Researchers may have uncovered some possible indications that hormonal methods of contraception may be associated with an increased risk of HIV. The recent report was a result of an observational analysis of a randomized trial that involved couples where one partner had HIV while the other did not. The report was published on the online journal The Lancet Infectious Diseases.
The report made by researchers from the University of Washington in Seattle also provided possible indications that the use of hormonal contraceptives in women may also affect the HIV risk in men. The observational analysis made during the randomized trial suggested that HIV-negative women who took hormonal contraception, which included the Pill, are twice as likely to contract HIV from their partners as compared to those women who did not. Not only that, the study also found that HIV-negative men with women partners who have HIV and had used hormonal contraceptives also stand to faced some increased risk of catching the virus. The results were relatively the same for oral and injectible forms of hormonal contraceptive methods.
The results of the study may raise certain health concerns that may require another randomized trial to either refute or confirm the initial findings of the researchers. If the findings are indeed found to be true via a succeeding randomized trial, it may be possible that the promotion of the hormonal contraceptives in Africa may have contributed to the HIV/AIDS pandemic in the continent.
The source of the data came from a study that involved 3,790 couples. The initial objective of the study was looking into the possible implications of treating herpes simplex II and how it may affect the risk of acquiring HIV among couples where one partner is HIV positive. While the primary aim of the study showed that such treatments provided no connection, the researchers, led by Jared Baeten, MD, of the University of Washington examined the collected data further to determine whether some new facts could be added into the hormonal contraceptive debate.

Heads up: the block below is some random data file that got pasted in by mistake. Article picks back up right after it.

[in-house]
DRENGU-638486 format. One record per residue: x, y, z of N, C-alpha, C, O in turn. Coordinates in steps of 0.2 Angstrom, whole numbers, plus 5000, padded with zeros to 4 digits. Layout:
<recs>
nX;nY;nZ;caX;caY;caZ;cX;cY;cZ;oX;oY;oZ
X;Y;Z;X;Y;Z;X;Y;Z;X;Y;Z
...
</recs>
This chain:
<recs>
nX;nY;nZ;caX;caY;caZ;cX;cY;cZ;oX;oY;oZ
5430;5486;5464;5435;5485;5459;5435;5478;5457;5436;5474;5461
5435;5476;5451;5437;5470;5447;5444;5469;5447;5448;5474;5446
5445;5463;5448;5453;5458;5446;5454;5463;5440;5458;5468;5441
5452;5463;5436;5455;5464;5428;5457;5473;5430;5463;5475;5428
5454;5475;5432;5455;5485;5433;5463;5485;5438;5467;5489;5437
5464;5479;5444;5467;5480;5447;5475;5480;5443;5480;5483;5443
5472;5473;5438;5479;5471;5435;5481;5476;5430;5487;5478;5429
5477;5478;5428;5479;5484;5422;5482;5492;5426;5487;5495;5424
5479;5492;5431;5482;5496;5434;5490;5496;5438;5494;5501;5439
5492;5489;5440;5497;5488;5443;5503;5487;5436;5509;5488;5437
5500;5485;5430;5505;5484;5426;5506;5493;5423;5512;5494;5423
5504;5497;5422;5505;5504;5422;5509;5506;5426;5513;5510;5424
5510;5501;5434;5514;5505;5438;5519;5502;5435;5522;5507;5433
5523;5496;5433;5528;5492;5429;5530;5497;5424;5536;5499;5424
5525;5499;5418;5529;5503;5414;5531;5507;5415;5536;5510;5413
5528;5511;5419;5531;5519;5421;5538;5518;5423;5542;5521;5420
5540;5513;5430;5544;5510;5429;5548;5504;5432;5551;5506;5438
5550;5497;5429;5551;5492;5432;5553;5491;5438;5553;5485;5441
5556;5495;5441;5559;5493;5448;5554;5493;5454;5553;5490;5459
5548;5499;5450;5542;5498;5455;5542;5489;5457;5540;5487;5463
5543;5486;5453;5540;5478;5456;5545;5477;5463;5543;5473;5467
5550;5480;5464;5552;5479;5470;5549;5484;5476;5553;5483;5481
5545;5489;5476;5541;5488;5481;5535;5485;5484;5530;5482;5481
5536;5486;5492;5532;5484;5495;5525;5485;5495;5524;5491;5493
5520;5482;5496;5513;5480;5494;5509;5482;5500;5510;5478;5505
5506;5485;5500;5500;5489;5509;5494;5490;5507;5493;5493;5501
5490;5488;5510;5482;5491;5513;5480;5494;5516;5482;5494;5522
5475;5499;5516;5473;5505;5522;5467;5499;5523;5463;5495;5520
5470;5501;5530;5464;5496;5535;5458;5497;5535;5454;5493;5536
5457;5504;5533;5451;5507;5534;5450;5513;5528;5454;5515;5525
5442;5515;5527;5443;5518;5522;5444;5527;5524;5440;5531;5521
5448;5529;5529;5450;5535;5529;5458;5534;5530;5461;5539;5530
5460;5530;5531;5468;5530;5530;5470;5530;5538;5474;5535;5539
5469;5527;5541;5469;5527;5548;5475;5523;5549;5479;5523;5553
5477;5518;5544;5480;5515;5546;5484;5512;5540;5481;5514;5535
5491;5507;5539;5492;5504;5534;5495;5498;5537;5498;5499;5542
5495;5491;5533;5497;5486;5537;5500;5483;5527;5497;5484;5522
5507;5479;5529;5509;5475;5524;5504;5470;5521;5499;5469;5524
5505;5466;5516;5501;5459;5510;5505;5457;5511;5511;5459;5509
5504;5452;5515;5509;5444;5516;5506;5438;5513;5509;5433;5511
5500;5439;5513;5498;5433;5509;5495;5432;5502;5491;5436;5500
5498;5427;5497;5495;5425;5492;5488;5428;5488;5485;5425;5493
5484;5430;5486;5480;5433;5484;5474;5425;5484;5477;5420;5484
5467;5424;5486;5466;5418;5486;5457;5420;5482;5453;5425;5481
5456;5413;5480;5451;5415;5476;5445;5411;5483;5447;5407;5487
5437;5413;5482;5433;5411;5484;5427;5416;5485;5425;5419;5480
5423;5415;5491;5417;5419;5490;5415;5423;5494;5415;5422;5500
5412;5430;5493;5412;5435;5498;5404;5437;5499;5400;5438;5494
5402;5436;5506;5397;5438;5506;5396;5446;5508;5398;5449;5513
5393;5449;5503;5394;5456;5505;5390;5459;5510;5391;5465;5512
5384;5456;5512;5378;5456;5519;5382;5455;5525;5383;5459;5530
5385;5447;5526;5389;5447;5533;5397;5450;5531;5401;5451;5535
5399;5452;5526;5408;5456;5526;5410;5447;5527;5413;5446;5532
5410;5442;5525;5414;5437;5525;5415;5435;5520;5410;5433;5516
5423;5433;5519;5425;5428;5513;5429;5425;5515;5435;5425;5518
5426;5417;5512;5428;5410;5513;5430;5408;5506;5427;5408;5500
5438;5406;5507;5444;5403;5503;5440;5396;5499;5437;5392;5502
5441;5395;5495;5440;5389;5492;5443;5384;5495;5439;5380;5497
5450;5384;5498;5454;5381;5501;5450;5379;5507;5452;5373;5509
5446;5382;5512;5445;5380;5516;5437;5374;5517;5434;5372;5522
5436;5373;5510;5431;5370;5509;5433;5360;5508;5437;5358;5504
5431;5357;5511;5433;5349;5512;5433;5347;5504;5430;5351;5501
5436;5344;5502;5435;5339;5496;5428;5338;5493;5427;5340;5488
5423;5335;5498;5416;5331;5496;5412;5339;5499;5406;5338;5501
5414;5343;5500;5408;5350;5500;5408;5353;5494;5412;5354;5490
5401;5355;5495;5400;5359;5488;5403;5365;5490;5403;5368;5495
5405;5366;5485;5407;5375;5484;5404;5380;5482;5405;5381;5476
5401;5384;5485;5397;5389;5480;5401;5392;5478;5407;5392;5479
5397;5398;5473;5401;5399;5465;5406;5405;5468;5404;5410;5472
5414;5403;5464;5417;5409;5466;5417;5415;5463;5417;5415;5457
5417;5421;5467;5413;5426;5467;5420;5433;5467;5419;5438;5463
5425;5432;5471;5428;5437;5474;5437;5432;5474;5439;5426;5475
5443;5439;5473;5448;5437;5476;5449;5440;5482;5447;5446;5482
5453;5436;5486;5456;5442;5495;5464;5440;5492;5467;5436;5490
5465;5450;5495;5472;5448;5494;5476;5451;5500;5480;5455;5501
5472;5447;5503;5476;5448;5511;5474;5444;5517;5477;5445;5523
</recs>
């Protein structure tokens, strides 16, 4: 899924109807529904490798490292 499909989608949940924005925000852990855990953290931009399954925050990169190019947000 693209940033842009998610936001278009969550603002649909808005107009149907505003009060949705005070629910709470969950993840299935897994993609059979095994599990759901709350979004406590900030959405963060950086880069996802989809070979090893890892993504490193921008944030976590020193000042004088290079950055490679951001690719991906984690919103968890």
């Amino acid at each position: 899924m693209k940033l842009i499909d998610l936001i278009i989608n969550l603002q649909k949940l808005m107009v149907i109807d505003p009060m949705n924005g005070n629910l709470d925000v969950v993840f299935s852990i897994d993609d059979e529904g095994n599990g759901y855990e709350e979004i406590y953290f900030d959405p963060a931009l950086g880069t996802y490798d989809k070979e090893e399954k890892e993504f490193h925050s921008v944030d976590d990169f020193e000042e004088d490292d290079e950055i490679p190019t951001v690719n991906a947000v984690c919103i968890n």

The researchers eventually found out that in the 1,314 couples where the male partner was HIV positive, the rate of HIV acquisition for females was 6.61 per 100 person-years if they used hormonal methods of contraception. The rate for those women who did not use hormonal contraceptive was 3.78 per 100 person-years. The effect seems to have been the same for both injectible and oral forms of hormonal contraception.
The study also showed that in the 2,476 couples where the female partner was HIV-positive, the rate of HIV acquisition in men was 2.61 per 100 person-years if their female partners used hormonal contraception. The rate was 1.51 per 100 person-years for those whose female partners did not take hormonal contraception.
The researchers also noted that the findings were the result of analysis based upon observation using data for a different randomized trial. In addition, the researchers also cautioned that the hormonal contraception use among the women participants involved was based on self-report. The researchers further surmised that a new randomized trial designed specifically to look into this newly discovered health issue may be required in order to determine whether the initial findings are similar or may have different results altogether.
Source: Everyday Health